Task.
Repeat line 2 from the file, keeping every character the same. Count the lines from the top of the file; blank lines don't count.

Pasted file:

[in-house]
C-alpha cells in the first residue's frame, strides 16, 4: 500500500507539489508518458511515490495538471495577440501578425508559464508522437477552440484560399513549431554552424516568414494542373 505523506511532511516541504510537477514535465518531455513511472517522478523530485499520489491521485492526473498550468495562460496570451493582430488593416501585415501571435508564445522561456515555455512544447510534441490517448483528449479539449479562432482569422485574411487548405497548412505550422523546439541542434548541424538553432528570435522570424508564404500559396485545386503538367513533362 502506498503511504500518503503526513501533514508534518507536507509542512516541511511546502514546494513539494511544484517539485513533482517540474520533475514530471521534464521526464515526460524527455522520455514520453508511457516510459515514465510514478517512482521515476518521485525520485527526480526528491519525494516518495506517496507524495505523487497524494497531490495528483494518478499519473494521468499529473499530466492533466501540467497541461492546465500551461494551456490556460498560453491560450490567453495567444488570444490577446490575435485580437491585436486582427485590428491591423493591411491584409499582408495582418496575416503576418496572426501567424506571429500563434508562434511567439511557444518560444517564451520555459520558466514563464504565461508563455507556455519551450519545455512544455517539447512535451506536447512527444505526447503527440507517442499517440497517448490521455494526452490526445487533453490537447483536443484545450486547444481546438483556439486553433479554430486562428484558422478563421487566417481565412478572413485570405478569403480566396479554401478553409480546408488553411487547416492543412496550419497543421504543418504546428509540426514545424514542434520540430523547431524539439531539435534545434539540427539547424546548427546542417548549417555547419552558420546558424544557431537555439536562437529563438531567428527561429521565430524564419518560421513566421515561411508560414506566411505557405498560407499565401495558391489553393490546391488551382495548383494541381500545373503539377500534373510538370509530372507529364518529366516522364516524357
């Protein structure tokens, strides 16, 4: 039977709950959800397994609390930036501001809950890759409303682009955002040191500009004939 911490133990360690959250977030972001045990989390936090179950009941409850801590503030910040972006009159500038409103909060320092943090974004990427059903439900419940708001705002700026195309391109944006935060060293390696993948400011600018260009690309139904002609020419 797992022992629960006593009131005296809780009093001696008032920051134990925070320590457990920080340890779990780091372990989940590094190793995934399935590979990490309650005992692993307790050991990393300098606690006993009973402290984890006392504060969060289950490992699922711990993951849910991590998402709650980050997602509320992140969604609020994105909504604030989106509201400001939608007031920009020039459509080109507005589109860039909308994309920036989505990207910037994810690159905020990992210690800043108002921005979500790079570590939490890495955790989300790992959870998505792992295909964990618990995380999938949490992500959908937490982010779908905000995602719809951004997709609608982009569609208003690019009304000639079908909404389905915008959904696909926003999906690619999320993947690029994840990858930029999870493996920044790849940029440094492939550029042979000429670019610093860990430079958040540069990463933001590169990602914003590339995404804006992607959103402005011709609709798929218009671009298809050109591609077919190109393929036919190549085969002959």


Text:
C-alpha cells in the first residue's frame, strides 16, 4: 500500500507539489508518458511515490495538471495577440501578425508559464508522437477552440484560399513549431554552424516568414494542373 505523506511532511516541504510537477514535465518531455513511472517522478523530485499520489491521485492526473498550468495562460496570451493582430488593416501585415501571435508564445522561456515555455512544447510534441490517448483528449479539449479562432482569422485574411487548405497548412505550422523546439541542434548541424538553432528570435522570424508564404500559396485545386503538367513533362 502506498503511504500518503503526513501533514508534518507536507509542512516541511511546502514546494513539494511544484517539485513533482517540474520533475514530471521534464521526464515526460524527455522520455514520453508511457516510459515514465510514478517512482521515476518521485525520485527526480526528491519525494516518495506517496507524495505523487497524494497531490495528483494518478499519473494521468499529473499530466492533466501540467497541461492546465500551461494551456490556460498560453491560450490567453495567444488570444490577446490575435485580437491585436486582427485590428491591423493591411491584409499582408495582418496575416503576418496572426501567424506571429500563434508562434511567439511557444518560444517564451520555459520558466514563464504565461508563455507556455519551450519545455512544455517539447512535451506536447512527444505526447503527440507517442499517440497517448490521455494526452490526445487533453490537447483536443484545450486547444481546438483556439486553433479554430486562428484558422478563421487566417481565412478572413485570405478569403480566396479554401478553409480546408488553411487547416492543412496550419497543421504543418504546428509540426514545424514542434520540430523547431524539439531539435534545434539540427539547424546548427546542417548549417555547419552558420546558424544557431537555439536562437529563438531567428527561429521565430524564419518560421513566421515561411508560414506566411505557405498560407499565401495558391489553393490546391488551382495548383494541381500545373503539377500534373510538370509530372507529364518529366516522364516524357